Sometimes the journey felt like a long one …


… but the roadside attractions along the way were many and varied  …


… and the treats at the end re-energized even the weariest traveller.

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More places to hide

The wild and wily geo-cache crowd wants you to work for your treasure.

Seeking the stash is all about the challenge of  getting there.


This cache, disguised as a former peanut butter jar resided on the edge of a cemetery, through the woods, off the path, near a stream, high up in a tree.


And in the clues, this plastic tub was described as “wearing the same camouflage as the surrounding cedar trees.”


It’s the outside-the-box thinking that makes this activity appealing.


One particular cache we sought was described as for girls who were out hunting with their parents and needed a fix of pink. Or something girlie.


Our chum is neither girlie nor pink but she was all over the rocks and trees to hunt down a treasure specially designed for her.


Found it!

And took out the pink pen.

Couldn’t help herself.


And then this rather treacherous hike.

Yea, though I walk through the valley of darkness…

Not well-suited for those in Crocs.


It’s a very pretty part of Ontario country side — reminds me of some of hiking experiences in B.C.

With a backpack and sans enfants.


We didn’t actually head all the way to the terminus of the hike. We weren’t prepared foot-wear wise and we’d already hunted down several caches. And the day was getting on and Lori’s dogs needed to be fed and there were still a few more kilometres to go and and and…


And so while we did not go all the way to the end, the cache would have been hidden in one of the tiny crevices in the wall of rock.


There will be a next time.

Not to worry.

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Treasure hunt

There’s a different kind of hide-and-seek being played in the fields and backyards of your community. It’s a high-tech version of  hunting for hidden treasure, involving a computer (to download precise latitudes and longitudes) and a hand-held GPS (to locate said precise locations).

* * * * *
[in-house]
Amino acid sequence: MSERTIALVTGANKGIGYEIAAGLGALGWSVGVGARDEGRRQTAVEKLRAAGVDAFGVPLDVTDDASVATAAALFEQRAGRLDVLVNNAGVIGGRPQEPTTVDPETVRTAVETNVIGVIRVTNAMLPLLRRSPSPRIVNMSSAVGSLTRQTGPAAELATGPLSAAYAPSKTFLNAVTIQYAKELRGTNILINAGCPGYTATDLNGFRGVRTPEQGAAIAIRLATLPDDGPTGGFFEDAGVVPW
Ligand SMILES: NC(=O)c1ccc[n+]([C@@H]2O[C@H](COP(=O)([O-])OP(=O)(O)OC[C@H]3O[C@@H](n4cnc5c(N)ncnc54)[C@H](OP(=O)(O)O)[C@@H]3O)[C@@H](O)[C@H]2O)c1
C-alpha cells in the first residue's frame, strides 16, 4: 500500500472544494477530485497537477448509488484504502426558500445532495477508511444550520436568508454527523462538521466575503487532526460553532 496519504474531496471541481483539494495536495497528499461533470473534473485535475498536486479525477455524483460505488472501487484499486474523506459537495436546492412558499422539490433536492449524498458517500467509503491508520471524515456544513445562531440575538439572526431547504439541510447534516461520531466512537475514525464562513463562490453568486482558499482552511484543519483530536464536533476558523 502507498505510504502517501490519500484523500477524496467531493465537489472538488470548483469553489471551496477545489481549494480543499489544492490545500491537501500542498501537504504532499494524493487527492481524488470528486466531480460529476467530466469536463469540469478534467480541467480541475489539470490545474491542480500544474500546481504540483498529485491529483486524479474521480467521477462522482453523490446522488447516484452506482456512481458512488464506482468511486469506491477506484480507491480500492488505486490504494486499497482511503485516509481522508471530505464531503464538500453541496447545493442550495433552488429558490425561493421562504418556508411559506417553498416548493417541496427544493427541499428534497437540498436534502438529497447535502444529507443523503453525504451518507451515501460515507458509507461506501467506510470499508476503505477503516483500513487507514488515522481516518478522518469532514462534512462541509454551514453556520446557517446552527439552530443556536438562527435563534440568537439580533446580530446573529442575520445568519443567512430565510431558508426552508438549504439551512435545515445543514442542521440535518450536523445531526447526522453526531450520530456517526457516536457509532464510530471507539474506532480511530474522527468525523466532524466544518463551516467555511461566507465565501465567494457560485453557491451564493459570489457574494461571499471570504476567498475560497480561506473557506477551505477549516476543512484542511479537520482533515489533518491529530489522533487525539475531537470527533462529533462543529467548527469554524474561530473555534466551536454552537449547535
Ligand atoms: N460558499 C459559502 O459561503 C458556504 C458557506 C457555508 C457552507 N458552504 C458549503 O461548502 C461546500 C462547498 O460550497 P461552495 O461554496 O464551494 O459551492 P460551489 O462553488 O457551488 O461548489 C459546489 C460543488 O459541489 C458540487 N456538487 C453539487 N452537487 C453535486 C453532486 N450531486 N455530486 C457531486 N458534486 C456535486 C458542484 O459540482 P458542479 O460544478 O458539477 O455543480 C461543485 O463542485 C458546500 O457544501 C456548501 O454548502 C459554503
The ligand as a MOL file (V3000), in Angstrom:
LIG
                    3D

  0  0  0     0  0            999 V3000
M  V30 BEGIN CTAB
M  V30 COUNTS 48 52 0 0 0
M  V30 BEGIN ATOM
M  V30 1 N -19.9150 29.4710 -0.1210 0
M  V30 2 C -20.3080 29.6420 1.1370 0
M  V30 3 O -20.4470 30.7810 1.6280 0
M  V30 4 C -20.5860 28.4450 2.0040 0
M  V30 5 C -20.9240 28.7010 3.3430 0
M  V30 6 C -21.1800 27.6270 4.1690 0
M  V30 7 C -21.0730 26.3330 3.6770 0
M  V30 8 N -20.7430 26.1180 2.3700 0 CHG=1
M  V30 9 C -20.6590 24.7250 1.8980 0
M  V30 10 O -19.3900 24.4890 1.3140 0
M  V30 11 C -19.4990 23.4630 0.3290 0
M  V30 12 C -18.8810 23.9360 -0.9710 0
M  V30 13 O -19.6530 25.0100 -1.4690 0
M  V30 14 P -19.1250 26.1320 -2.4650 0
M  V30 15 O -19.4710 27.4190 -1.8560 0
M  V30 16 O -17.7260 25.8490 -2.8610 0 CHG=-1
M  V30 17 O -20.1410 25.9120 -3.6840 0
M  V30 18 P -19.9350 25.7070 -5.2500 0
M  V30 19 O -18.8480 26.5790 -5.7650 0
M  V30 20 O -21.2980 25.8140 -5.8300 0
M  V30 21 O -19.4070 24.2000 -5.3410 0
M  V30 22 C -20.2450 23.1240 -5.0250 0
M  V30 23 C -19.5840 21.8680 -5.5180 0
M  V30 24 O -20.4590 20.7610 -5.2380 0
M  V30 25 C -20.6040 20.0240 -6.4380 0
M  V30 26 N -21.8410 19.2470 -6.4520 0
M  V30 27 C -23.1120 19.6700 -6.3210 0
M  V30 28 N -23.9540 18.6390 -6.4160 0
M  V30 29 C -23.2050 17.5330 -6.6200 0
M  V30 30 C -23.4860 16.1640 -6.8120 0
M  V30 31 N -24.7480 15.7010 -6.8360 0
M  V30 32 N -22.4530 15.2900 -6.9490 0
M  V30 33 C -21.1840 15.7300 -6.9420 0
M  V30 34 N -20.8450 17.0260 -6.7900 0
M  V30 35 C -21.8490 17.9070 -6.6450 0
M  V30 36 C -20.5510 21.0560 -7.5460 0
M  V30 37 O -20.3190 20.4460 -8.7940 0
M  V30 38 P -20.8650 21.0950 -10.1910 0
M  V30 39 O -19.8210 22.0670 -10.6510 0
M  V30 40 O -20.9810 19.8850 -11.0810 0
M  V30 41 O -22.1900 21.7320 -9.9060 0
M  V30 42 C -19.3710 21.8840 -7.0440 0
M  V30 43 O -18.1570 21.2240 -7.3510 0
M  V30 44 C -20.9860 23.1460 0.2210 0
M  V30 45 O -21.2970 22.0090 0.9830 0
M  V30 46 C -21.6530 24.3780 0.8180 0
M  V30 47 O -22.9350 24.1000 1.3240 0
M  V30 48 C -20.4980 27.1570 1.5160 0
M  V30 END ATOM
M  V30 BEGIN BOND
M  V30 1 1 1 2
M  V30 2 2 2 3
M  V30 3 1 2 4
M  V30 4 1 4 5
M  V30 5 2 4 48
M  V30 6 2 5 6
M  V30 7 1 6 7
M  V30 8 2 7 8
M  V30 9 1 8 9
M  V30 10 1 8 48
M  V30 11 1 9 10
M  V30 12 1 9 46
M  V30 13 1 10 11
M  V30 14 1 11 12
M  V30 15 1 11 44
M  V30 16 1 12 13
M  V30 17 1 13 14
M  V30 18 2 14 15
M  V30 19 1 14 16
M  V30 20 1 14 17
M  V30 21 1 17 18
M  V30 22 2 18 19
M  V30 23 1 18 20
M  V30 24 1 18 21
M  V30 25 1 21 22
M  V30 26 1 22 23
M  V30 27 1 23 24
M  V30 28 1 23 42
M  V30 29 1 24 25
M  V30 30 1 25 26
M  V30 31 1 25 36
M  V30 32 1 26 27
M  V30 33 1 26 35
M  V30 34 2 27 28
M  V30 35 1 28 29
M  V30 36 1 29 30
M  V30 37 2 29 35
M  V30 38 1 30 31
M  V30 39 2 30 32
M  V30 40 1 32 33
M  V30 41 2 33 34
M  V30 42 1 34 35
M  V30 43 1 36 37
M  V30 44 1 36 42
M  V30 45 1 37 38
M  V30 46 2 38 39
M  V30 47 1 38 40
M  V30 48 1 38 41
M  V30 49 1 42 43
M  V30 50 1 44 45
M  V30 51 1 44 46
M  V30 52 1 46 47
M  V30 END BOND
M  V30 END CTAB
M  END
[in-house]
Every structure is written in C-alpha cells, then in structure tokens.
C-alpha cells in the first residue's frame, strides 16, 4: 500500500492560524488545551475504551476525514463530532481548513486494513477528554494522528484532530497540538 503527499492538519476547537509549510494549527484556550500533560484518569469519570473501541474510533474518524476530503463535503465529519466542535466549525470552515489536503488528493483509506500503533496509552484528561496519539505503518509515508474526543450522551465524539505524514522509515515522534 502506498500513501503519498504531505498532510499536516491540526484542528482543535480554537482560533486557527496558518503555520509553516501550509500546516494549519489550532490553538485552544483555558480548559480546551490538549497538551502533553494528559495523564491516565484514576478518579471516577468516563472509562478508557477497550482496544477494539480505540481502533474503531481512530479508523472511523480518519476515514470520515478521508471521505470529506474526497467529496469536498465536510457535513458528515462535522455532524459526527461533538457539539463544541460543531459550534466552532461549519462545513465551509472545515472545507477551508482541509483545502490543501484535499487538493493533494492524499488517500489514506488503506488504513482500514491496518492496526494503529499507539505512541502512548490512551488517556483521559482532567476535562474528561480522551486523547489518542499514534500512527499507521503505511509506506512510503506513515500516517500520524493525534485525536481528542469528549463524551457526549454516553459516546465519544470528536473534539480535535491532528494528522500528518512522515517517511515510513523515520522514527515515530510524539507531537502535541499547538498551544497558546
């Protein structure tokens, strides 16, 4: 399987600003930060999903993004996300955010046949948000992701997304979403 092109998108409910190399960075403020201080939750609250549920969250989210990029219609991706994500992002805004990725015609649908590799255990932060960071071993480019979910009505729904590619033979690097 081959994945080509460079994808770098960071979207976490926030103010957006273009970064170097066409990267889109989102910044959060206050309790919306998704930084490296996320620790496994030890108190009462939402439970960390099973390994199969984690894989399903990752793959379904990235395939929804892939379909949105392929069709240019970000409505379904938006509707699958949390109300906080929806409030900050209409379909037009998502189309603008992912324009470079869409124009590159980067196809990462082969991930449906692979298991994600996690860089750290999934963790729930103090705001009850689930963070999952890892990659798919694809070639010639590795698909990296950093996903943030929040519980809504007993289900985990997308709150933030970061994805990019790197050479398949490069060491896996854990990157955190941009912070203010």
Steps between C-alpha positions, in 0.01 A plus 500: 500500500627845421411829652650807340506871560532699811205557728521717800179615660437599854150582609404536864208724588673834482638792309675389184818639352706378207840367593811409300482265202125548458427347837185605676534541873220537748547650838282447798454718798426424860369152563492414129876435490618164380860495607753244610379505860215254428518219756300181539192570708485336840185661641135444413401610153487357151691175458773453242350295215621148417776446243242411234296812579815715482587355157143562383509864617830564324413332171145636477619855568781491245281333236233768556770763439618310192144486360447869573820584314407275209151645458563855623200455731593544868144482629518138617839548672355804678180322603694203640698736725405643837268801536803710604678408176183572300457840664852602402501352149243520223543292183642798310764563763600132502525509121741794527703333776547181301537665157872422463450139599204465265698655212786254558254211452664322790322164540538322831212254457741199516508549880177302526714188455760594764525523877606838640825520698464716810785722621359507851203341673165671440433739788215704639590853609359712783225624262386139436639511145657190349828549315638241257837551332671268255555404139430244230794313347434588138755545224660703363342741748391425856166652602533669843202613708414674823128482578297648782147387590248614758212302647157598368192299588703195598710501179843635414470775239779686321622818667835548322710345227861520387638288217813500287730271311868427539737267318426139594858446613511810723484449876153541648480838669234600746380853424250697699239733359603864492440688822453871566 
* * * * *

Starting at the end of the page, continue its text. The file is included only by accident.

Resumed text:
The activity is called Geo-Caching. Hiders place a cleverly concealed container in a secret spot, from tricky to scary to walk in the park. Seekers attempt to locate the container based on clues left on-line (after one has joined up, etc.) by the hider.

It’s tricky, challenging and an adventuresome way to discover some surprise locales in and around one’s comunity.


In this case, our friend Lori and her son took us on a dynamic excursion to a cemetery near Orangeville, about 40 minutes north-west of our place. A huge cemetery with stones dating back to the early 1800s.


After some circling and cruising and discussion about the shapes and challenges of headstones and family plots, we found this four-inch plastic pipe tucked in between the multiple trunks of a young cedar.


The clues Lori had printed out from her computer indicated we would need to fill the four-inch pipe with water from a nearby tap.


But first we would have to plug the hole in the bottom of the big pipe.


My lad reached inside the big pipe, pulled out a smaller pipe. Inside that second pipe was a wrench and — aha! — a plug for the bottom of the first pipe.


It really was all a matter of following directions and thinking creatively.

We filled up the newly plugged big pipe and — aha again! — up floated another pipe. What a clever concealment!


And inside of that was all the usual congratulations, notebooks for signing in and little prizes (take one and then leave another for the next seeker).


When the finder returns home, she can log in on-line that the geo-cache has been located. And the hider can keep track of how many people have visited the site.


At the terminus of the adventure all containers must be returned to their hidden locales, in anticipation of the next seeker.

In this case we needed to let all the water out of that big pipe.


A great afternoon. Thanks, Lori!

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Shadows and Light

Keep your face to the sunshine
And you cannot see the shadows.
It’s what sunflowers do.
—  Helen Keller